Marx’s Ideology: The advocation of force for the new revolutionary religion.

Many people, some of whom identify with the “heart” of Marx seem to believe that his ideas about government and society shouldn’t be confused with the modern day infamous examples of Communism that we have seen in the 20th century.

There seems to be a prevailing notion that the advocacy of force and violence to achieve  and maintain the ideals and the system of of “communism”  in a society were ideas outlined and utilized by ideologies that were influenced by Marx, such as the Bolshevik revolutionaries in Russia. This notion would suggest that Marx was not a proponent of violence and force to achieve his philosophy outlined in the Communist Manifesto.

I’ve seen individuals with various Marxist influence debate this notion with those of a clearly anti-marxist philosophical influence. What might shed some light on the accuracy of this notion is what Marx actually said, particularly during the rather violent revolutions which occurred across much of Europe during 1848.

Most people have never heard of the speech that Marx gave in 1848 upon his arrival in Paris, called the “I am a revolutionist speech.” This speech was his endorsement of what would become the foundation of the new revolutionary religion that would engulf much of Europe.In fact, I couldn’t find it online anywhere, and it’s not as if the history books would dare to relay back what he said in this speech. It would put him in too much of a questionable light.  Marx had entered Paris in February of 1848 and on March 4th he gave this speech to one of the revolutionary cells there:

“I am a revolutionist. I want to march in the shadow of the great Robespierre. Let blood drip from my hands. Let blood flow through the streets and victory shall be ours. Here is what virtuous citizens would say to you if he, our great lord and master, Robespierre were still alive today. When an overcrowded vessel is caught at sea in a violent storm, a part of the crew is thrown overboard to save the rest, and so we must kill those citizens who stand against us in order that righteousness may prevail. So let us kill. Let us exterminate the bourgeois in order to save society from catastrophe. We will save them, or we will kill them and save them. It is their choice.”

As Dr. George Grant in a lecture concerning the Revolutions of 1848 put it, “Not exactly friendly words.”   Marx, however, had more to say about violence and its role in his revolutionary ideals;

“It is obvious that in the bloody fighting that lies ahead as in the fighting in the past, the workers will be victorious chiefly through their own courage, determination , and self sacrifice. Far from opposing the so called excesses, those examples of popular vengeance against hated individuals or public buildings which has acquired hateful memories, we must not only condone these examples, but lend them a guiding hand. Let the mob be the mob.

Notice Marx not only endorses his fellow ideologues to encourage mob violence during the Revolution, but to utilize it.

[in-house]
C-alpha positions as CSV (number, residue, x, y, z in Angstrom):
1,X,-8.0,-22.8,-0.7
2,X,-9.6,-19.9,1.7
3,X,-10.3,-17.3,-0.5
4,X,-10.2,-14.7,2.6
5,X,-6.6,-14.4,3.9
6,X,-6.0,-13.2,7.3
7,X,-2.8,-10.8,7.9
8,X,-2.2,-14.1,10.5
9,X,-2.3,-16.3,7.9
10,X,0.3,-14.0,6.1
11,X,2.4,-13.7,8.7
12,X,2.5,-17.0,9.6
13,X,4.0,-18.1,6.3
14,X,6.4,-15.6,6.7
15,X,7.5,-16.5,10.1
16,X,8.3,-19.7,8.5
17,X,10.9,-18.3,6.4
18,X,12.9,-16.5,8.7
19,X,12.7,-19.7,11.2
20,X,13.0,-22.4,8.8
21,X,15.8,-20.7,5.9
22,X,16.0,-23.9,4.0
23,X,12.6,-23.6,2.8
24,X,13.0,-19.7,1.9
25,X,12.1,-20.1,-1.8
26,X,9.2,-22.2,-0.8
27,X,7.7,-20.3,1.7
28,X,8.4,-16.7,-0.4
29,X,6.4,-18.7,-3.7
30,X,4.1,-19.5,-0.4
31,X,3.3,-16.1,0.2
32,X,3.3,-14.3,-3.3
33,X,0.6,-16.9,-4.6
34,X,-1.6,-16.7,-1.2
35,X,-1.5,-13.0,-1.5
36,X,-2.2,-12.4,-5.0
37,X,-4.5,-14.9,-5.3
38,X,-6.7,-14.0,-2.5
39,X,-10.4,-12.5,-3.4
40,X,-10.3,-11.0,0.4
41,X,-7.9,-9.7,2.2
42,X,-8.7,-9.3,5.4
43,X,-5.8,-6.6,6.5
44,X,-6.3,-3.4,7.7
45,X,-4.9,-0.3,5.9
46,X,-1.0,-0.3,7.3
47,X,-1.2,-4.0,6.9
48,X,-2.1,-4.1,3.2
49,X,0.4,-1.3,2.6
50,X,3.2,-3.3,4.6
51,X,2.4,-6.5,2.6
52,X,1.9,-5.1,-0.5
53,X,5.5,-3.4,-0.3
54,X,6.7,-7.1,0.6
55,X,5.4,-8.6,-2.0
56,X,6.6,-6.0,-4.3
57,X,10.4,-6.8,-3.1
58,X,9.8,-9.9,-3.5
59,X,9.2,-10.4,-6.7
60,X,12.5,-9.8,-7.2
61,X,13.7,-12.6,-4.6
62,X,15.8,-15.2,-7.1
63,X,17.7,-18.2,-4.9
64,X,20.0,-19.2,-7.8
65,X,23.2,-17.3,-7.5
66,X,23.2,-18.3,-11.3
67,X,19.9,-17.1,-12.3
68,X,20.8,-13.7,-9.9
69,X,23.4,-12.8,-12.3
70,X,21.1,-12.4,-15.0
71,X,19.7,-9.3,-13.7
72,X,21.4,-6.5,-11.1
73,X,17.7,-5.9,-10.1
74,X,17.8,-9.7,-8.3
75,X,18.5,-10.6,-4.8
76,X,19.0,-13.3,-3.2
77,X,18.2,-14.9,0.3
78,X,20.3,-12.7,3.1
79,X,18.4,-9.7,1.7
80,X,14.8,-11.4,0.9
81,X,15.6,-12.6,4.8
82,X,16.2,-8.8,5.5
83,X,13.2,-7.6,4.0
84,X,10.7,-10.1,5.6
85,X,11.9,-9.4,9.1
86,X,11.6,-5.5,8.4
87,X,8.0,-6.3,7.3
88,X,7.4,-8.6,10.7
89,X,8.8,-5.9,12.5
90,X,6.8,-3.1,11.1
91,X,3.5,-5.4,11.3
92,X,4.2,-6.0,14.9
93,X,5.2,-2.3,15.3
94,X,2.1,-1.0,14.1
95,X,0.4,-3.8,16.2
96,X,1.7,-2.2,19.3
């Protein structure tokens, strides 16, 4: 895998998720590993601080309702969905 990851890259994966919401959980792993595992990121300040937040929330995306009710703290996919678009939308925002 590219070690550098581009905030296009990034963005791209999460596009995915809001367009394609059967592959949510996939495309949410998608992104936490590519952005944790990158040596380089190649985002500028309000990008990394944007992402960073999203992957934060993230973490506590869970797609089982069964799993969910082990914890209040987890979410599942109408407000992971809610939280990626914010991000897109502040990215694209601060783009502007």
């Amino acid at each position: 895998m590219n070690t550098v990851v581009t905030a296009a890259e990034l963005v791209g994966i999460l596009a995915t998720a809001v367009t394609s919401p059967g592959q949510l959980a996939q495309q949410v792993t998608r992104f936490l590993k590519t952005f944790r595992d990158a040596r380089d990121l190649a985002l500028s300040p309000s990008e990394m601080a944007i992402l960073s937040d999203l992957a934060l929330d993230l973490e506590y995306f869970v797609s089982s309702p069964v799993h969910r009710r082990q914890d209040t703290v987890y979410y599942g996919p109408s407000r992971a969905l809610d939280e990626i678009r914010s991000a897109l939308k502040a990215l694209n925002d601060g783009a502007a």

I had never even heard of The Revolutionist Speech, until I started listening through Dr. Grants Modernity Lectures and heard his 10th lecture titled “Revolution 1848.” I mentioned that particular quote to several other people who all demanded sources, so I contacted Kings Meadow to see what the source was.

The source and the quote it turns out is from a book by James Billington entitled, “Fire in the Minds of Men.” I thought to myself, who is that? It turns out Billington is the chief librarian of the Library of Congress. Dr. Grant’s staff at King’s Meadow recommended this book  as stunningly insightful concerning the revolutionary faith. I’ve actually started reading through this book and am stunned by the amount of information it contains.

Now some of have dismissed or downplayed the significance of these quotes as simply hyperbole to be expected at the time, considering that the Revolution was occuring. Note the the influence of these quotes seen in Marx and Engles future signature work, the Communist Manifesto

Whether or not that is the case, what Marx said and his philosophical influence on today’s society should stand out. If speeches like this were given today, Marx would probably have been arrested of inciting mob violence and proposing “terrorism” against his opponents. Also imagine if someone else in today’s current society had said something like this.

Now this is just my opinion,  but what Marx had to say is just another example of why the word “revolution” always has dangerous and violent implications. History has taught us that almost every revolution to immediately affect a  society has resulted in violence and force of some kind to overthrow that current system of government would have to be employed. The various revolutions of the 20th century confirm this to even a more appalling degree.

To all future “revolutionaries”, here is a thought; instead of calling for revolution, we should instead call for reformation. This doesn’t begin legislatively, but rather in the community, the family, and the individual.
– If you have never listened to any of Dr. Grant’s lectures, I highly encourage you to give them a try. I have yet to hear anyone else who is as articulate an orator as Dr. Grant. His Modernity Lectures will give you a new outlook and a very important worldview lesson on what occurred from the early 1800s all the way up to the end of the Cold War.